Skip to main content

Lactantius, Lucius Caelius Firmianus

Lucius Caelius Firmianus Lactantius (lōō´shəs sē´lēəs fûrmēā´nəs lăktăn´shəs), c.260–AD 340, Christian author and apologist, b. Africa. He taught rhetoric at Diocletian's school in Nicomedia and during the persecutions was converted to Christianity. Later (c.316) he was Latin tutor at Trier to Crispus, Constantine's son. His works, which were influenced by Cicero and Seneca, were sincere, well-written expositions of Christian doctrine, but some of his theological details have been pronounced erroneous. Among his works are The Divine Institutions (Divinae institutiones), the Epitome, and On God's Wrath (De ira Dei). On the Death of the Persecutors (De mortibus persecutorum), telling of the horrible end of such emperors as Nero, Domitian, and Decius, is a chief source for the history of the persecutions. The poem On the Phoenix (De ave pheoenice), a source of Cynewulf's Christ, is possibly by Lactantius.

See Excerpts from the Works of Lactantius, tr. by W. Fletcher (1972).

Cite this article
Pick a style below, and copy the text for your bibliography.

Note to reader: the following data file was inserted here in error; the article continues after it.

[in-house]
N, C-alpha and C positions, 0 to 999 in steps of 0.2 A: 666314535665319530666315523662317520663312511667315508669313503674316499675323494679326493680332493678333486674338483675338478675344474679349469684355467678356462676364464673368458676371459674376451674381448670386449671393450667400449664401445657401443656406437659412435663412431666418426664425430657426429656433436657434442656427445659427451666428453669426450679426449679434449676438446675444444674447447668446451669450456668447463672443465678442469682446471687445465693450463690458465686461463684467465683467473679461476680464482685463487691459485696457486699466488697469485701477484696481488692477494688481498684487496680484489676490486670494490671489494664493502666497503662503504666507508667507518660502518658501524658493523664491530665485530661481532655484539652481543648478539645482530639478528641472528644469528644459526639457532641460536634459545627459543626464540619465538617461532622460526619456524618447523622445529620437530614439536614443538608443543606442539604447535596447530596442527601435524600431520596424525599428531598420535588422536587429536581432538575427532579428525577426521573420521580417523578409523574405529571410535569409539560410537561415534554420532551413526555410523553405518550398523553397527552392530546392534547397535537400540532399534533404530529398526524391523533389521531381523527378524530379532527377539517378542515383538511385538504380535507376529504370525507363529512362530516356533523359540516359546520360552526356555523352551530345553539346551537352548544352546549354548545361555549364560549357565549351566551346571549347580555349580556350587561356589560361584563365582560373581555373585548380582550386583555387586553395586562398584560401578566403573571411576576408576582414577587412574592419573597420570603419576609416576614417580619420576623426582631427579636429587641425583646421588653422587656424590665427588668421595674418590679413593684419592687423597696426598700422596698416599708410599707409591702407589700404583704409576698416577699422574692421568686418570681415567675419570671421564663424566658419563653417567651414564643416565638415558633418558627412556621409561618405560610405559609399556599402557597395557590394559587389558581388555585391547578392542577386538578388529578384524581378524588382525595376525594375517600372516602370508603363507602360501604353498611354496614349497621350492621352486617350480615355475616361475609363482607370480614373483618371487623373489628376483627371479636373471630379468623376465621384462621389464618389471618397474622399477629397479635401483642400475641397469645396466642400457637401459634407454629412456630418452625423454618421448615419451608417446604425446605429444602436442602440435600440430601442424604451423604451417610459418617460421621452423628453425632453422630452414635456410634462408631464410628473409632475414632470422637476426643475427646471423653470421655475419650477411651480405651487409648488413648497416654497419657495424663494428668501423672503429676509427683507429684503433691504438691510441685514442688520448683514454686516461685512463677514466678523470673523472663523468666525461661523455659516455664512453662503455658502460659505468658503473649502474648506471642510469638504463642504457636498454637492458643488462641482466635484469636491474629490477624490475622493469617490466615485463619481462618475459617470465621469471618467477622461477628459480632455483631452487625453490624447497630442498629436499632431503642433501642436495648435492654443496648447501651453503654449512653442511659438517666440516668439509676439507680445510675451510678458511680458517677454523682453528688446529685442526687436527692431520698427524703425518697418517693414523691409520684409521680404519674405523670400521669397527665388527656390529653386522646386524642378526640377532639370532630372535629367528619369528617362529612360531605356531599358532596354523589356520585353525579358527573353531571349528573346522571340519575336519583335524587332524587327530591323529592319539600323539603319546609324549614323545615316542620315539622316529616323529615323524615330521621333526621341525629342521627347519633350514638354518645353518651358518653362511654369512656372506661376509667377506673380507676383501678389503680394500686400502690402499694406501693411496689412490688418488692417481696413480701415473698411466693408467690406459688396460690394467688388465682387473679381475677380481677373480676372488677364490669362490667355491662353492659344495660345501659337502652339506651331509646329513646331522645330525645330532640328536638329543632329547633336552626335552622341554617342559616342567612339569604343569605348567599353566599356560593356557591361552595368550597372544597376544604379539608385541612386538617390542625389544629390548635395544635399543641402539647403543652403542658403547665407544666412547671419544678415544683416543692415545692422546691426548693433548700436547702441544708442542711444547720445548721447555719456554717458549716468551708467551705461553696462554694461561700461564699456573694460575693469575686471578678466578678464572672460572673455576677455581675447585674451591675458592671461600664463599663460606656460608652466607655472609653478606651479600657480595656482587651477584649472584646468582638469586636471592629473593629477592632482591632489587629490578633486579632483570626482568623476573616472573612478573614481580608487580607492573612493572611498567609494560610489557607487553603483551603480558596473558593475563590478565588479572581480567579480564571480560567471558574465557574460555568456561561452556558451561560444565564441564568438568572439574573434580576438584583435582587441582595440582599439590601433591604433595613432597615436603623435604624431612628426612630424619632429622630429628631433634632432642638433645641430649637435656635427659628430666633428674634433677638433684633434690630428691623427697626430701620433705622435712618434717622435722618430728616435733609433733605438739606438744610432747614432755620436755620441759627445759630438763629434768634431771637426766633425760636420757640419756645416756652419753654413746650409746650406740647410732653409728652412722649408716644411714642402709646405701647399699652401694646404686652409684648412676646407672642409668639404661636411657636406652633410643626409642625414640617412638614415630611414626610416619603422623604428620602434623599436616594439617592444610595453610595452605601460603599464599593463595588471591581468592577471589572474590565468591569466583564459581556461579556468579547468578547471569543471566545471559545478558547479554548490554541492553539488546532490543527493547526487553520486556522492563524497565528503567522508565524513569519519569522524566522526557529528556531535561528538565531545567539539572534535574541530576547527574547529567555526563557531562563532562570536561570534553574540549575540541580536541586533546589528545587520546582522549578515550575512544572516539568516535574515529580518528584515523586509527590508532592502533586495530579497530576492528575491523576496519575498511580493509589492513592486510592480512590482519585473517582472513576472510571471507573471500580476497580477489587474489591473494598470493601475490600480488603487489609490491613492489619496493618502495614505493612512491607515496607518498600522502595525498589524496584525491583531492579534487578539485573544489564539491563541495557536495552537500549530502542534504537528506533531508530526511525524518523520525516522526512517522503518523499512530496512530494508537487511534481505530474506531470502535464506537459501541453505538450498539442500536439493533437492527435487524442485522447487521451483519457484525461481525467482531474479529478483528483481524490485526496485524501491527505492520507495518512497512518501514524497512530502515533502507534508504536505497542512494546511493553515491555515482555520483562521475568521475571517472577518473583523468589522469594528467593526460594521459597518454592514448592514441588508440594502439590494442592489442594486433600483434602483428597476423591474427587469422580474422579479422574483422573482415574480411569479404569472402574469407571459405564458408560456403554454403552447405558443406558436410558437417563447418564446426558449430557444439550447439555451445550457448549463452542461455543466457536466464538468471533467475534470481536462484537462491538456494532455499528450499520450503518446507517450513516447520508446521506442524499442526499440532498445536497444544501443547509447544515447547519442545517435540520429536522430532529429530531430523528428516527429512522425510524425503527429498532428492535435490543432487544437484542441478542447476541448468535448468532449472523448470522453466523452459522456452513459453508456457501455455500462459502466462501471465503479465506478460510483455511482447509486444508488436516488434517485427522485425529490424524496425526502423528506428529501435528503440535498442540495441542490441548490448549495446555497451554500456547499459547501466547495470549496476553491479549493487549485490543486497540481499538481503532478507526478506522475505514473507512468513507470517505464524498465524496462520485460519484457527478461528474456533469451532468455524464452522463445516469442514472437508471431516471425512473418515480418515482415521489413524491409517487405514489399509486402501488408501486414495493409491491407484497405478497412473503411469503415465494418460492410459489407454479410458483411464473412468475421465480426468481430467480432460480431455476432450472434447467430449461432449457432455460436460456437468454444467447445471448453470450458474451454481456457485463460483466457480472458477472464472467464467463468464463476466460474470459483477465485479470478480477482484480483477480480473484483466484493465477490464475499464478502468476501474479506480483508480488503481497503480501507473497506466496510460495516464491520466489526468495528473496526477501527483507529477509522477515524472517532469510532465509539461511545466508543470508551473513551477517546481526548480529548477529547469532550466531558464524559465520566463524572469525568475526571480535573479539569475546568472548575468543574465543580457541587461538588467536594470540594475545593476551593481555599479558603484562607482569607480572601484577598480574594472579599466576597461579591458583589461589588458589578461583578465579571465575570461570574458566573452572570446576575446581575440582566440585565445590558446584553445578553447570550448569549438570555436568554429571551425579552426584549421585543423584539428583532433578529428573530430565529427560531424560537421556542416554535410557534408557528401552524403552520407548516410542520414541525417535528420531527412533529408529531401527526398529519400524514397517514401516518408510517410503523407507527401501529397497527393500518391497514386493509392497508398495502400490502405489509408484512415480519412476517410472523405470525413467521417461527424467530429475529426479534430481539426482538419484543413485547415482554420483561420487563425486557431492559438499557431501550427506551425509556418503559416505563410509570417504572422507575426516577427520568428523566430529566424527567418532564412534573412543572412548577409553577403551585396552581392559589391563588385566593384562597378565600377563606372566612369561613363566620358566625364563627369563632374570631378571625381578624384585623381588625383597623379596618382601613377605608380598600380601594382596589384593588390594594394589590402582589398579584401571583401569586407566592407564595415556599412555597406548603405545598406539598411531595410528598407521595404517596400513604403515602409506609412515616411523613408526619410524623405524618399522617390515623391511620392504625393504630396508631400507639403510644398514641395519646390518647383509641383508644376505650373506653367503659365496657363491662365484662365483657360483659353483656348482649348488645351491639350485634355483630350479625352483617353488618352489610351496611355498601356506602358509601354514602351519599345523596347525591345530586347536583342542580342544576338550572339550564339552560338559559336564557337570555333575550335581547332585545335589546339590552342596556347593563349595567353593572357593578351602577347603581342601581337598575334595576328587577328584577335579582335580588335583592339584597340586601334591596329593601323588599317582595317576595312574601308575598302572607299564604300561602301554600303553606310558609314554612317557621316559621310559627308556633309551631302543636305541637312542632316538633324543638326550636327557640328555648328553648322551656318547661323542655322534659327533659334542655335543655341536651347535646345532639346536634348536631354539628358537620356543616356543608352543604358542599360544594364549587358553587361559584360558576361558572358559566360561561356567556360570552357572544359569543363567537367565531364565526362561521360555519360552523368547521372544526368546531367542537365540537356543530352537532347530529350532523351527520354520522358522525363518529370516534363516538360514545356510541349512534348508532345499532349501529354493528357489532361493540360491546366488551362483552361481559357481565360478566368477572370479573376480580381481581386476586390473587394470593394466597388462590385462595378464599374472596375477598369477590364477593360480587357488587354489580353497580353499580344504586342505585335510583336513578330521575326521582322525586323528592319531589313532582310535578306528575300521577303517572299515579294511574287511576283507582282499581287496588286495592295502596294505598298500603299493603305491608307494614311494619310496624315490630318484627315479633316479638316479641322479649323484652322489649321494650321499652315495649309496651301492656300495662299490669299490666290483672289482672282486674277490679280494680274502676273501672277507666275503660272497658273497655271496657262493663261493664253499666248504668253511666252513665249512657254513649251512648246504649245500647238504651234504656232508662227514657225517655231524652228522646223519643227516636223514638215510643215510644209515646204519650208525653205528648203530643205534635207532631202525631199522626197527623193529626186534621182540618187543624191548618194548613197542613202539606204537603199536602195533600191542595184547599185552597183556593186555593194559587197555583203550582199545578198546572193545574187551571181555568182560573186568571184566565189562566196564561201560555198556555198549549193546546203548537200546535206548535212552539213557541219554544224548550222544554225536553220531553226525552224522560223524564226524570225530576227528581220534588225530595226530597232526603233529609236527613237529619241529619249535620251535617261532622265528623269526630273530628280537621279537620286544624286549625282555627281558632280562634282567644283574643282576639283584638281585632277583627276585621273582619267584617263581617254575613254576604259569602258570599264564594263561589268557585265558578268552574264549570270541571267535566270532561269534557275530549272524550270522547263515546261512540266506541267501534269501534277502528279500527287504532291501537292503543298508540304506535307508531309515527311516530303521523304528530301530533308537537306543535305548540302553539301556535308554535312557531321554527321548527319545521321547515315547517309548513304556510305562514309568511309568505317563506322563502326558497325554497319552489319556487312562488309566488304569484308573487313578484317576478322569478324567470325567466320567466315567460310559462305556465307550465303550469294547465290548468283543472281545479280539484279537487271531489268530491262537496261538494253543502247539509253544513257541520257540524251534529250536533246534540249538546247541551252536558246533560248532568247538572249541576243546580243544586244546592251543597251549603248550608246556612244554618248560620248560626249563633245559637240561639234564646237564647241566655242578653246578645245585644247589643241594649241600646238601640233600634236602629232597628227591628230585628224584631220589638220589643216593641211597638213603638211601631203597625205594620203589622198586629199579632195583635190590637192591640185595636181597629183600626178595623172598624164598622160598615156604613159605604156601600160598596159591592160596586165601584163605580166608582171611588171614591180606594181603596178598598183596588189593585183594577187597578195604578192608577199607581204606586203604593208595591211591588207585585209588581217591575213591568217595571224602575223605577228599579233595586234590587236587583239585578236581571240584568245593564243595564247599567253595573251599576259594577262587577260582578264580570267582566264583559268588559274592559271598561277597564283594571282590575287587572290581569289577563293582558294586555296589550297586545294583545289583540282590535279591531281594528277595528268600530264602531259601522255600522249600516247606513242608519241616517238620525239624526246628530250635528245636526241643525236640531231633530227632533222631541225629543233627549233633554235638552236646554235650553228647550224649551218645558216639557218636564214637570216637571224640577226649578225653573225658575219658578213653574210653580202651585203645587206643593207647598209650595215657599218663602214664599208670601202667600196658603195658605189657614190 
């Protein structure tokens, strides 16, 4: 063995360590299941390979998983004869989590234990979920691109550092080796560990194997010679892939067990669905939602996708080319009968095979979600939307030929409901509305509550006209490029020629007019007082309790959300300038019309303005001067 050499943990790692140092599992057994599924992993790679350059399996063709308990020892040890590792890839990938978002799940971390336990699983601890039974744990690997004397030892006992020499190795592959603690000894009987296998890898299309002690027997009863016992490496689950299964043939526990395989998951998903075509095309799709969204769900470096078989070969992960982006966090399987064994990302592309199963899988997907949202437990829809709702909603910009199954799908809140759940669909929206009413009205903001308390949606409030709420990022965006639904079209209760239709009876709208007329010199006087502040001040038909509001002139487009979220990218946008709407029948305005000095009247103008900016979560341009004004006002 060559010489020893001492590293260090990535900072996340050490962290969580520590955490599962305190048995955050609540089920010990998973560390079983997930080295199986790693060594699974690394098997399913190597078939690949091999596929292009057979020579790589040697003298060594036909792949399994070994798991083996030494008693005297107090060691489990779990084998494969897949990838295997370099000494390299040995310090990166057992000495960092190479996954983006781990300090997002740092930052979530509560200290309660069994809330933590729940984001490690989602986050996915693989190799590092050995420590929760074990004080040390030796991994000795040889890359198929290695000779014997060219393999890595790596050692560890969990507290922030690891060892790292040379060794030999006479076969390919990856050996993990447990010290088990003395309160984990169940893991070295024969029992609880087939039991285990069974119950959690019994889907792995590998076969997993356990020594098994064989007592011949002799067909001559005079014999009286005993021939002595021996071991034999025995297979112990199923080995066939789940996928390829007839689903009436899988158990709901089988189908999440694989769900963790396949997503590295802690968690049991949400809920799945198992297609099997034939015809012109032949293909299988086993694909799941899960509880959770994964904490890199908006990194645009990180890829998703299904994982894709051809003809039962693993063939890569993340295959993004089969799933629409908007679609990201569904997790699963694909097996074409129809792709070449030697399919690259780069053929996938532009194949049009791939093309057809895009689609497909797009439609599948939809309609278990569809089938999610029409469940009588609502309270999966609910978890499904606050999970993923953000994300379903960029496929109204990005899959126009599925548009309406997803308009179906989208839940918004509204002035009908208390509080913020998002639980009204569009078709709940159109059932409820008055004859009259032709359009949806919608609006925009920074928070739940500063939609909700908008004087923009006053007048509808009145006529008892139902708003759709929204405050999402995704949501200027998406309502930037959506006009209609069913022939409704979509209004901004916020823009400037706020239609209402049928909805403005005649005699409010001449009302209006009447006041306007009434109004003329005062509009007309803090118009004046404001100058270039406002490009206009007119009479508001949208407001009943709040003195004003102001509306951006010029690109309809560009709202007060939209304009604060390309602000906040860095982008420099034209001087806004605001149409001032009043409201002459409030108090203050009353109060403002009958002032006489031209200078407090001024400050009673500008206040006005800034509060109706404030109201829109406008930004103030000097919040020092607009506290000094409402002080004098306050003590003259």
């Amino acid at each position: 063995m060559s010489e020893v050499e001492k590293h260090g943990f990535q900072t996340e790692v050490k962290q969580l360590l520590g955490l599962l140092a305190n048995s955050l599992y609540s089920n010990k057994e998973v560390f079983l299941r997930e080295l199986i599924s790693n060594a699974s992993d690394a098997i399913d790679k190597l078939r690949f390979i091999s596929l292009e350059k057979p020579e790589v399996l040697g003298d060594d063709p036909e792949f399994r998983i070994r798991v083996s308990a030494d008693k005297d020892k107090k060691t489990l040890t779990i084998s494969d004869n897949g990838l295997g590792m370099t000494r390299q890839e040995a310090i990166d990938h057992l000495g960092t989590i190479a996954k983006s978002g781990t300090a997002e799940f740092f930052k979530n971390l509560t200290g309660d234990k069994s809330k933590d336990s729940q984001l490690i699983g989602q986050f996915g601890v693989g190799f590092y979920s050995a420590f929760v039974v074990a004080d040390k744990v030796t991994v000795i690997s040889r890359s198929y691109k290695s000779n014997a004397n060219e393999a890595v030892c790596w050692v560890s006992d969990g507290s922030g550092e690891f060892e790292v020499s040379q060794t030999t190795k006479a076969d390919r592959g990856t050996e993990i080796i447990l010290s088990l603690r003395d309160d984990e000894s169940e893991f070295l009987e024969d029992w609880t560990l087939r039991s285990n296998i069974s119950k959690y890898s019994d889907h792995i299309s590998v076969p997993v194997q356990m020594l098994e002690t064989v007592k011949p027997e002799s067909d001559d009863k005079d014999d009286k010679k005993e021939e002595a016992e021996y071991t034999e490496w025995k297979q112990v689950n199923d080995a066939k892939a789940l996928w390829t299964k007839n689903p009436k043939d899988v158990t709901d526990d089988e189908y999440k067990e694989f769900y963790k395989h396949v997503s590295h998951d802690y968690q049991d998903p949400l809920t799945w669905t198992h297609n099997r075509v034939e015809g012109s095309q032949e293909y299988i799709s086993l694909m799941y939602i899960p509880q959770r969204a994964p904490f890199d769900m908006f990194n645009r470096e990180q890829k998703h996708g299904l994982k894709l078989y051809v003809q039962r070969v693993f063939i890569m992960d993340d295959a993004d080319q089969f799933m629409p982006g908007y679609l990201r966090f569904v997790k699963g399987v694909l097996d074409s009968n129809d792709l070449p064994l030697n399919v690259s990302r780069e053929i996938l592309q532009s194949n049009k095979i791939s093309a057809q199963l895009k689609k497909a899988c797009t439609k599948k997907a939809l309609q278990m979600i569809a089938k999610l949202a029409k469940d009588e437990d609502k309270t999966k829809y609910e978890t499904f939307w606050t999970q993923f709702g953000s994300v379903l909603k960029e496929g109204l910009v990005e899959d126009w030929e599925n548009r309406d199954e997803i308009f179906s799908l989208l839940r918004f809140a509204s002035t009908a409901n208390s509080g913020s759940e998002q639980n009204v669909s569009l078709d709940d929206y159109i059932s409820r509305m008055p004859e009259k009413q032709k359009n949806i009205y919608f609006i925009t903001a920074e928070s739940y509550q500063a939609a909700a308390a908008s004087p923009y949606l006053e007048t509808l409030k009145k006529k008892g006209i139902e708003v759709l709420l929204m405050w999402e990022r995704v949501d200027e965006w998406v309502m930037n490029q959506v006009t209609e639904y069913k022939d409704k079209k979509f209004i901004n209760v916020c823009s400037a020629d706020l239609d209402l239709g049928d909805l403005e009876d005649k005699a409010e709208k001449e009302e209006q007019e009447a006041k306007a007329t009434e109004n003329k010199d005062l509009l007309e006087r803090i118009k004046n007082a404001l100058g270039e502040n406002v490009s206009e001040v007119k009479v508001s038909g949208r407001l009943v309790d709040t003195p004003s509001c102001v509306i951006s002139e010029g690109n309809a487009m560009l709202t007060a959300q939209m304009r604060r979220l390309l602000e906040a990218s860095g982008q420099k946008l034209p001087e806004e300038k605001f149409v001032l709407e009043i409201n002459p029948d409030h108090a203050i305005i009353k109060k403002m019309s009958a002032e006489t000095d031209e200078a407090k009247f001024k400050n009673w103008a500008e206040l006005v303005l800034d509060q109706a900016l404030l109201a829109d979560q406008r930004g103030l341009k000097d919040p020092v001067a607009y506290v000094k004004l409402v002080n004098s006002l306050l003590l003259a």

• MLA
  • Chicago
  • APA

"Lactantius, Lucius Caelius Firmianus." The Columbia Encyclopedia, 6th ed.. . 15 Dec. 2018 <>.

"Lactantius, Lucius Caelius Firmianus." The Columbia Encyclopedia, 6th ed.. . (December 15, 2018).

"Lactantius, Lucius Caelius Firmianus." The Columbia Encyclopedia, 6th ed.. . Retrieved December 15, 2018 from

Learn more about citation styles

Citation styles gives you the ability to cite reference entries and articles according to common styles from the Modern Language Association (MLA), The Chicago Manual of Style, and the American Psychological Association (APA).

Within the “Cite this article” tool, pick a style to see how all available information looks when formatted according to that style. Then, copy and paste the text into your bibliography or works cited list.

Because each style has its own formatting nuances that evolve over time and not all information is available for every reference entry or article, cannot guarantee each citation it generates. Therefore, it’s best to use citations as a starting point before checking the style against your school or publication’s requirements and the most-recent information available at these sites:

Modern Language Association

The Chicago Manual of Style

American Psychological Association

  • Most online reference entries and articles do not have page numbers. Therefore, that information is unavailable for most content. However, the date of retrieval is often important. Refer to each style’s convention regarding the best way to format page numbers and retrieval dates.
  • In addition to the MLA, Chicago, and APA styles, your school, university, publication, or institution may have its own requirements for citations. Therefore, be sure to refer to those guidelines when editing your bibliography or works cited list.